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Clayton Valley Reigns Supreme on the Pitch

A weekly look at sports action from around the Diablo Valley Athletic League.

The Beast is in the East … East Concord: The boys and girls soccer teams entered this season with gigantic bull’s-eyes on their backs as defending DVAL champions but neither team has let the pressure or expectations affect their play. The girls are crushing the opposition, having outscored their last four opponents 16-0 during their current four-game winning streak. They are sitting atop the league ranks with a perfect 5-0 record.

The boys, however, have been hearing whispers about the up-and-coming and their freshman sensation, Jonathan Ayala, making a run at the league title. and it was a rough and rugged contest with several players exiting the game with injuries after being involved in major collisions. The Eagles were able to score the equalizer in the 83rd minute and the two teams played to a tie. The evenly matched teams face each other again Feb. 8 at Ygnacio Valley. The outcome of the match could very well determine the league champion.

They Said It (Boys Soccer: Clayton Valley 1, Ygnacio Valley 1): “We knew it was going to be a tough game on the road against the defending league champions, Clayton Valley. We have been working all year for this game. It was a tough game. We took the lead and tried to hold it but they fought back.” — Ygnacio Valley coach Cesar Chavez.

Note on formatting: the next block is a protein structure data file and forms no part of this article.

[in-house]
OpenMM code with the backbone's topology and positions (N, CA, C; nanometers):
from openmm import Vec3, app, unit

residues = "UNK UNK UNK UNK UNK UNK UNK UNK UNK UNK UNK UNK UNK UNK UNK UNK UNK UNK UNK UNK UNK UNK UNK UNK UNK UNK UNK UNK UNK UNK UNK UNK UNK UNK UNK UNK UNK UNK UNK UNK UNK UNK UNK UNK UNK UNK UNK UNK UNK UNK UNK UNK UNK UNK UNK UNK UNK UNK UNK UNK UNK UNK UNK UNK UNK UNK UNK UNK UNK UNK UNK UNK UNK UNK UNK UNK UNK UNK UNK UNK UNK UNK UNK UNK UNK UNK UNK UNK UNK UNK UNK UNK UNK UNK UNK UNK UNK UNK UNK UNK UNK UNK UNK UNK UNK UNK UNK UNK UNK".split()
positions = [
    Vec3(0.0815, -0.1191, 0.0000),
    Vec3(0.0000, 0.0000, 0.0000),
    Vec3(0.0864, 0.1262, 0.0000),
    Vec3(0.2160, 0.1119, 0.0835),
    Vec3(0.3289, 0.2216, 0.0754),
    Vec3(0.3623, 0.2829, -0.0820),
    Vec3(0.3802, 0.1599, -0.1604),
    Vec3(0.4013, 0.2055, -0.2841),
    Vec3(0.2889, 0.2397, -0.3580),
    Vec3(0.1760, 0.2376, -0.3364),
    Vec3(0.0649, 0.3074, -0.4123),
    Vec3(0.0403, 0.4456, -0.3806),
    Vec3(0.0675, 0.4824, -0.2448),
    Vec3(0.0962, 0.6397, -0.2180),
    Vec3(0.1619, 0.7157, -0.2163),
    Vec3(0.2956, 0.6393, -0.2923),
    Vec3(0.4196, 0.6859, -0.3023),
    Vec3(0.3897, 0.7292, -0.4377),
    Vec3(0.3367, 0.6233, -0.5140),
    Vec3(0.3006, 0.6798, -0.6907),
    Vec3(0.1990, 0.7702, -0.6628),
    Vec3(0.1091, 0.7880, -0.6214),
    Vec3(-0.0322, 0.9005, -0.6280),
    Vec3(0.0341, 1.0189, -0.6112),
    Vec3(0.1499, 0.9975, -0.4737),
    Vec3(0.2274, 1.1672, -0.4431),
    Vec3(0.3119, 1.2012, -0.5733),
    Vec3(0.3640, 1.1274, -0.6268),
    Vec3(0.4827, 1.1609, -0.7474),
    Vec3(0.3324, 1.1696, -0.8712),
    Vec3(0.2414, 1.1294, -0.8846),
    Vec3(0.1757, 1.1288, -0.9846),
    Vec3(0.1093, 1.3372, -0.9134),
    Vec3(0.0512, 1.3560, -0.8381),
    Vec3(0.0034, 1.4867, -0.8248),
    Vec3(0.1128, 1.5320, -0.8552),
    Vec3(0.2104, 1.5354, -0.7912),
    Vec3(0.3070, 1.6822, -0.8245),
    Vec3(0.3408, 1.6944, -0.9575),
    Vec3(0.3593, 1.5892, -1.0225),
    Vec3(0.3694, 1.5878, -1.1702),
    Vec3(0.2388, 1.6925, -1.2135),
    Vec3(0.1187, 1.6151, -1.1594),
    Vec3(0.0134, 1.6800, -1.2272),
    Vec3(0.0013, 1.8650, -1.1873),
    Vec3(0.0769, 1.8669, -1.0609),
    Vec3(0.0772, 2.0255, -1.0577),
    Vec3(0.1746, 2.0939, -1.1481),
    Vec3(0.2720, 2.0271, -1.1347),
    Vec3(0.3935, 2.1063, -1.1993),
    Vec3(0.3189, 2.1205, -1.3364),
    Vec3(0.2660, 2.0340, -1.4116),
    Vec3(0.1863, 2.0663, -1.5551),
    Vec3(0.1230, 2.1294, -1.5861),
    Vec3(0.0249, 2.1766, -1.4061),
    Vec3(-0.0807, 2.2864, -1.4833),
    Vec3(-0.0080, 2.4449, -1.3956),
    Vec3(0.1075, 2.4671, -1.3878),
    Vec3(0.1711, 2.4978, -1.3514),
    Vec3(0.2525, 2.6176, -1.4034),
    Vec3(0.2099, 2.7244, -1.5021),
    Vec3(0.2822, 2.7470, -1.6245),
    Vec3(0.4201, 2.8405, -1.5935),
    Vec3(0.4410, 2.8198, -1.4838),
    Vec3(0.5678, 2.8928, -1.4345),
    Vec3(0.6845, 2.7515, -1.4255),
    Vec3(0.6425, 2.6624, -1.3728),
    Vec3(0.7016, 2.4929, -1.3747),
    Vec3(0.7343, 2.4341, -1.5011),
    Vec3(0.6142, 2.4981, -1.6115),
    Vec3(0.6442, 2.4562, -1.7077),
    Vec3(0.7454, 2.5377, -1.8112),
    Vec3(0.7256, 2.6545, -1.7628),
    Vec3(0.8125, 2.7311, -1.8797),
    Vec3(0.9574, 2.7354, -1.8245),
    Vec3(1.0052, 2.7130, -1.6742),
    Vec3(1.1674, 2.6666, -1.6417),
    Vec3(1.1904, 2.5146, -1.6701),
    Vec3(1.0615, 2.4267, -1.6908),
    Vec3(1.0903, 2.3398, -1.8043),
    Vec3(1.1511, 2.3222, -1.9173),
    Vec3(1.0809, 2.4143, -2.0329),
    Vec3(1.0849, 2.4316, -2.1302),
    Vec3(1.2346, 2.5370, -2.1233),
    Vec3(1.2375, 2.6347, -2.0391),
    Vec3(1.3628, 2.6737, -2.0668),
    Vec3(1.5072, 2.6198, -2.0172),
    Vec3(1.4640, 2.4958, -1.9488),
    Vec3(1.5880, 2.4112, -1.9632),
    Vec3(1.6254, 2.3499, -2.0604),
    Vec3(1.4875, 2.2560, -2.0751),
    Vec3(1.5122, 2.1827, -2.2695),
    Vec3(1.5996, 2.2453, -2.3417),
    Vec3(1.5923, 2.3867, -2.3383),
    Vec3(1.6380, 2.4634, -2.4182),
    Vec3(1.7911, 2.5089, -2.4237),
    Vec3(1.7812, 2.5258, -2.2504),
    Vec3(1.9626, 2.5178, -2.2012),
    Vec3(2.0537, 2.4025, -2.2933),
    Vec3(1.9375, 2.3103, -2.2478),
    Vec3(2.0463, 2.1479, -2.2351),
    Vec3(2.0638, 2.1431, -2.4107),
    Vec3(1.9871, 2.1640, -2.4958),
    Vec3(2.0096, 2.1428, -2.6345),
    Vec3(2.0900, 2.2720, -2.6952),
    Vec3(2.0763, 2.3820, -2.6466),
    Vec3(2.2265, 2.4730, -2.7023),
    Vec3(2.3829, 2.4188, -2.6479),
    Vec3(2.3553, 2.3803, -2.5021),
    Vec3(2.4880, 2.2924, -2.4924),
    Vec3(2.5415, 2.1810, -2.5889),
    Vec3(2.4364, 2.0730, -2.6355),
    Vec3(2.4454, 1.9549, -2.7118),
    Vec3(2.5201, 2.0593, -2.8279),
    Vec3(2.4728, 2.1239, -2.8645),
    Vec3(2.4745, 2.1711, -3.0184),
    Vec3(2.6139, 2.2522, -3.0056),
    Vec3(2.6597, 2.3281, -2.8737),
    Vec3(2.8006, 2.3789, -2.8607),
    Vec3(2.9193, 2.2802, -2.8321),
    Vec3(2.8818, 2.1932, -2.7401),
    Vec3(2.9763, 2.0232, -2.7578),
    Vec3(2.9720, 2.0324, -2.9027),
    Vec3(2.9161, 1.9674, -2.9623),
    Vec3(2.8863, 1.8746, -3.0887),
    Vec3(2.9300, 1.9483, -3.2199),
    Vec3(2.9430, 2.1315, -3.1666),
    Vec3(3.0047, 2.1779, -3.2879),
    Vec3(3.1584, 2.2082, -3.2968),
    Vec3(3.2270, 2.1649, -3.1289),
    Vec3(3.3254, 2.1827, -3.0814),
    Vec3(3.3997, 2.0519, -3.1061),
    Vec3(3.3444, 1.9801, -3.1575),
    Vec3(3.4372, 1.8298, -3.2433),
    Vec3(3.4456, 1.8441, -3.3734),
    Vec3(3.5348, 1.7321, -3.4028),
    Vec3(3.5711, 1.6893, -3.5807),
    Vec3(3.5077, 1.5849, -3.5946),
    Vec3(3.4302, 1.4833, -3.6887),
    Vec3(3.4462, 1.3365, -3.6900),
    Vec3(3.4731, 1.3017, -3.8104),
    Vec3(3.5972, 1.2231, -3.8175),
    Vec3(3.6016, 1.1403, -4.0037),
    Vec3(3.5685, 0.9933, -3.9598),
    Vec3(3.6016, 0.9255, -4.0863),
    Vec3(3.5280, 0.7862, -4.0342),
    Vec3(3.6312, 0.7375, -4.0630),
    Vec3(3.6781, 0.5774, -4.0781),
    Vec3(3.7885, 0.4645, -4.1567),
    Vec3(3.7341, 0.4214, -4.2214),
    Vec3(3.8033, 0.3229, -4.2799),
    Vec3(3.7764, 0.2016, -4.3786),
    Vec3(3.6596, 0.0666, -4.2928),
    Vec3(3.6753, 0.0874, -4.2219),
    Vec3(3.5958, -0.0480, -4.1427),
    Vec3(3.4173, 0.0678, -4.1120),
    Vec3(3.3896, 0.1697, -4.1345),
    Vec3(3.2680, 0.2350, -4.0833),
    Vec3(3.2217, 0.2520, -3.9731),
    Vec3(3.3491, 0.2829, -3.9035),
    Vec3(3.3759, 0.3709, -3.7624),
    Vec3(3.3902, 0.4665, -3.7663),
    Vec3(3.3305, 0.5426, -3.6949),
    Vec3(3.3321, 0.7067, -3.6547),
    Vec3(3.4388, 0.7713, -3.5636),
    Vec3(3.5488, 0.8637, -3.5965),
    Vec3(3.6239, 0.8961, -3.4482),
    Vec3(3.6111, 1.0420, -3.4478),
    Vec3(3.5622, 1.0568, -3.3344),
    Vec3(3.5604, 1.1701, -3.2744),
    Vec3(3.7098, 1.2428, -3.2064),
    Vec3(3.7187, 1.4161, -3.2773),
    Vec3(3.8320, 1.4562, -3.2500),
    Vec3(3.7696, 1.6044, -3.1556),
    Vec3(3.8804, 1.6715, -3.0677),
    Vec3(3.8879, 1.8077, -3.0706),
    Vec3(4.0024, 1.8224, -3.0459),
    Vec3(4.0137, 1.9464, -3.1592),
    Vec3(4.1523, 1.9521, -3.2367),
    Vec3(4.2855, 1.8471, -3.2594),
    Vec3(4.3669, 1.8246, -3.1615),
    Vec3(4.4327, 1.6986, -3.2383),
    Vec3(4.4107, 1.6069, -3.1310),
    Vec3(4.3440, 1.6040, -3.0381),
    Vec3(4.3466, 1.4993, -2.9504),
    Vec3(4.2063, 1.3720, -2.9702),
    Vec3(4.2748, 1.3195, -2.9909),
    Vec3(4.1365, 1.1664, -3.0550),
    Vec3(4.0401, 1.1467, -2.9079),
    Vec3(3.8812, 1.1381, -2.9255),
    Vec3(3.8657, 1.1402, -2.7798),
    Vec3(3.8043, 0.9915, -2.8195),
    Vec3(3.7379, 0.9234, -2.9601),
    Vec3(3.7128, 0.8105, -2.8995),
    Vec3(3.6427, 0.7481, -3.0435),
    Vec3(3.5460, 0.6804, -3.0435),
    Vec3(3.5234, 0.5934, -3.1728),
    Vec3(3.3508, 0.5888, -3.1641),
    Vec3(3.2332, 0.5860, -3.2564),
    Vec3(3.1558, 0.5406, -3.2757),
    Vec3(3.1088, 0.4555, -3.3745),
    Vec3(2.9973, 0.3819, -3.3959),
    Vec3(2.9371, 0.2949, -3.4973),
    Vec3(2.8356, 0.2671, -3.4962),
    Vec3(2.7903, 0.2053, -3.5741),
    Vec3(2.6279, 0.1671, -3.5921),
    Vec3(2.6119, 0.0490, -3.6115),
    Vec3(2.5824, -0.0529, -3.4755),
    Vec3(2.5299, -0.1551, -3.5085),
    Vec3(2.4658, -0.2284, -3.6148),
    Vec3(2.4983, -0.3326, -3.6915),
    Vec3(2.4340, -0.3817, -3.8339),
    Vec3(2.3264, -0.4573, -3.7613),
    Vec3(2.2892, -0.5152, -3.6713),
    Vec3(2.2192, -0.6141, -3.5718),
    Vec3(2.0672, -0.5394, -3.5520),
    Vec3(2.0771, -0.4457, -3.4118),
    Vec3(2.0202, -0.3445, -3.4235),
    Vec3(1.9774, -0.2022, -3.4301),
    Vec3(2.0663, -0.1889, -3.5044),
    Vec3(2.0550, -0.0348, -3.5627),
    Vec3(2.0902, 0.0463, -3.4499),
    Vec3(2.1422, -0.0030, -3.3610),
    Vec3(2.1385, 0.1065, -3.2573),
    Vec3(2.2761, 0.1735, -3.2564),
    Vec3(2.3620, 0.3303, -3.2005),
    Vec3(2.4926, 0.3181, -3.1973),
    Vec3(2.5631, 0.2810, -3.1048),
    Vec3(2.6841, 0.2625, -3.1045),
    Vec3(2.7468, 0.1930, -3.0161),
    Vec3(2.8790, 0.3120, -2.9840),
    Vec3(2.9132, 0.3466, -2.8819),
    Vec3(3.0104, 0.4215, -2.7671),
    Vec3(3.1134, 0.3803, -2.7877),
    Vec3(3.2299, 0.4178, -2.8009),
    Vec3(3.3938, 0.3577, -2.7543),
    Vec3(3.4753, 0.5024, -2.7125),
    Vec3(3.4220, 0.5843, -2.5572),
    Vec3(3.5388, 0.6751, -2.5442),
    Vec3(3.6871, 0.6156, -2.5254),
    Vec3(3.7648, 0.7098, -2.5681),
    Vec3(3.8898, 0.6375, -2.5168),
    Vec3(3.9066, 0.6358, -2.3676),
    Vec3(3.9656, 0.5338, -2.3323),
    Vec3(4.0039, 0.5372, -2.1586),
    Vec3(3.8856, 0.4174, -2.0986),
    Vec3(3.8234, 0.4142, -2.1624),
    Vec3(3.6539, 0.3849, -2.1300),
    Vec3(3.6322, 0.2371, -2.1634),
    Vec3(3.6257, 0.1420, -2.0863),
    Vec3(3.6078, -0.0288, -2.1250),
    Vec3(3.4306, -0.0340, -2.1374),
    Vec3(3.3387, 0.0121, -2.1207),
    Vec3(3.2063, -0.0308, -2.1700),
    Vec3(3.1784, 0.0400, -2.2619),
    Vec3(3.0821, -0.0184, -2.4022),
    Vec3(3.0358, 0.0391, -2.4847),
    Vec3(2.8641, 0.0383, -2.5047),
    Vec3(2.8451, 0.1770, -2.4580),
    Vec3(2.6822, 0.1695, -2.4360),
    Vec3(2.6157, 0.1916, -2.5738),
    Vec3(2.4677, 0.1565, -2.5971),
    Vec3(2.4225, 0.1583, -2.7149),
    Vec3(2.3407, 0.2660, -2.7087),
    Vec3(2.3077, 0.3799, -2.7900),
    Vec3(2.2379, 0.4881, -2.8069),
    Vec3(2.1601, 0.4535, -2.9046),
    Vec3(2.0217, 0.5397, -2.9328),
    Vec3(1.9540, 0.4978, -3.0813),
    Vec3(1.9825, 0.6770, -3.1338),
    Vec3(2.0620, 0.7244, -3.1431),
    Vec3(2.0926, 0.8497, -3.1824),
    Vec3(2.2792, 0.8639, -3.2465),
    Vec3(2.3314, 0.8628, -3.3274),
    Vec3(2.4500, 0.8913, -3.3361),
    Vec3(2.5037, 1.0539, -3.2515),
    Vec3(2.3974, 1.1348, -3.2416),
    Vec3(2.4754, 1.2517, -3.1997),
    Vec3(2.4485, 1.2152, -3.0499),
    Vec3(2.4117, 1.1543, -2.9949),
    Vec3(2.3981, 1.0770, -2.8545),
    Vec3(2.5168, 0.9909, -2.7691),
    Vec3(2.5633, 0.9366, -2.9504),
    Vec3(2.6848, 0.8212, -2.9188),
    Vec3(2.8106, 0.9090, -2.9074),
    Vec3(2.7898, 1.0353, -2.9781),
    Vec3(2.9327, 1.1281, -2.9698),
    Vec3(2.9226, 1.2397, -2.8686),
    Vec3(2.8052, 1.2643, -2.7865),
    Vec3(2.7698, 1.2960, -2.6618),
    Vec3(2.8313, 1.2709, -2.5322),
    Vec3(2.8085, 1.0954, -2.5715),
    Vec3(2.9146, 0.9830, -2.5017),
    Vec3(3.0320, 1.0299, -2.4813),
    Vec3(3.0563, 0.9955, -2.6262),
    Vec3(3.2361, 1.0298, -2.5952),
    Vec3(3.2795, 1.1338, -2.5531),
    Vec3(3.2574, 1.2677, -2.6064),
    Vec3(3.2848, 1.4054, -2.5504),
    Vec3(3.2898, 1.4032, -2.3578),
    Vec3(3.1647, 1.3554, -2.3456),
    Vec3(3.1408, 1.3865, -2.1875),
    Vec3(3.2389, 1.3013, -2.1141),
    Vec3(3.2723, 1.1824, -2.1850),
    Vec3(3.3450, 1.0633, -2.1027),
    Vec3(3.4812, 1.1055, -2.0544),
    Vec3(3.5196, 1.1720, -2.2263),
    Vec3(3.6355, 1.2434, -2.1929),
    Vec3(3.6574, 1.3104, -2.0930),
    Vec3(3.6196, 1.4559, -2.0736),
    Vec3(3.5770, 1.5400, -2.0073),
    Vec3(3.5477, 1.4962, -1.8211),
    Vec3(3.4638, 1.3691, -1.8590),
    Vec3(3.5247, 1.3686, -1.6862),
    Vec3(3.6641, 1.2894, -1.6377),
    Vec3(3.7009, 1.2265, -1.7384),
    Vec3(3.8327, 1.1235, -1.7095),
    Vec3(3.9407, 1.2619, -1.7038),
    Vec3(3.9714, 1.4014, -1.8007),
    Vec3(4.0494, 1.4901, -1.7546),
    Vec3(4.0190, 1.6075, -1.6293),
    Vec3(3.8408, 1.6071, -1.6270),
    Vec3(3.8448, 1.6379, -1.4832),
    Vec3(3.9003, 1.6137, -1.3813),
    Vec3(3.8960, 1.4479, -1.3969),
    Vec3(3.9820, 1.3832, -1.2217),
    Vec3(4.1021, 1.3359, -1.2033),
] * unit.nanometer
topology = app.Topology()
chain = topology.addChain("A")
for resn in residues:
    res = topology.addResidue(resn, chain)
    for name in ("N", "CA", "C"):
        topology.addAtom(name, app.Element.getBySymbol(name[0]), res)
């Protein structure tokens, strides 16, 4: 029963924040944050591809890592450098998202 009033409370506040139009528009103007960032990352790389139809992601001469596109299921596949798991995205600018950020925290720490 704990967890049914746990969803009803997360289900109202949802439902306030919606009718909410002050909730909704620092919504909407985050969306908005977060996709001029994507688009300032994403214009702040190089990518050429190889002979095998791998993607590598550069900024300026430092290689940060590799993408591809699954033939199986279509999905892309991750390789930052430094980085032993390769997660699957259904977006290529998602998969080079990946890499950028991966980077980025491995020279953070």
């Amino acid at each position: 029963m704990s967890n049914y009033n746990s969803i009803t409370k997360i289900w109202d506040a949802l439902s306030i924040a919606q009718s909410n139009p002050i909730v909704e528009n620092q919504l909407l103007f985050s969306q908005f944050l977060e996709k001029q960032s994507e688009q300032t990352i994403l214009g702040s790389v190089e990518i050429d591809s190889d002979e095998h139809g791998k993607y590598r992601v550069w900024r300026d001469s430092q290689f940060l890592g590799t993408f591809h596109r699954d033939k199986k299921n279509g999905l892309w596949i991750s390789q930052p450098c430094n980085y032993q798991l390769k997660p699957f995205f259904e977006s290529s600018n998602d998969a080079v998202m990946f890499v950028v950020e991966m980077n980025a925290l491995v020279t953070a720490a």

Inside the Boys Basketball Game of the Week:  College Park (8-4) hosted with the top spot in the DVAL standings on the line. Northgate coasted for much of the game, with a huge lead before giving up a run in the fourth. Northgate hung on for the .

Scouting Report:

  • The Broncos are no longer just a one- or two-pony show. They have as many as seven rotation players contributing and three players averaging double-digit points. Less than a month after the Broncos'  to , where standout point guard Connor Jean was openly wondering if the Broncos would find a consistent third cog in the rotation, Nate Moniz and Matt Butler eclipsed 20-points in Friday’s win over College Park in a hostile Falcons gym. Butler has been spectacular during the team's eight-game winning streak and is really starting to develop into a lock-down defender, leading the Broncos with 2.3 steals per game.
  • The Broncos, however, do have a flaw, which they will need to remedy come North Coast Section playoff time. The team has a propensity for allowing the opposition to shoot a high percentage from the three-point arc. College Park’s Logan Ryan and Michael Daily nailed nine triples, while Acalanes’ Michael Jackson and Stephen Collins rained down eight in a (the Broncos’ last defeat).
  • The Falcons’ brand of small ball did produce the expected high-volume of threes attempted and converted, but not the fast break points or opportunities necessary to stay with Northgate. Also, even with five guards in the game for College Park, Northgate still had a significant advantage in fast break points.
  • Despite its lack of size, College Park is not a push over on the glass. They  excel at offensive rebounding, especially off missed free throws and jump shots. At one point in the first quarter, the team came away with seven consecutive offensive rebounds.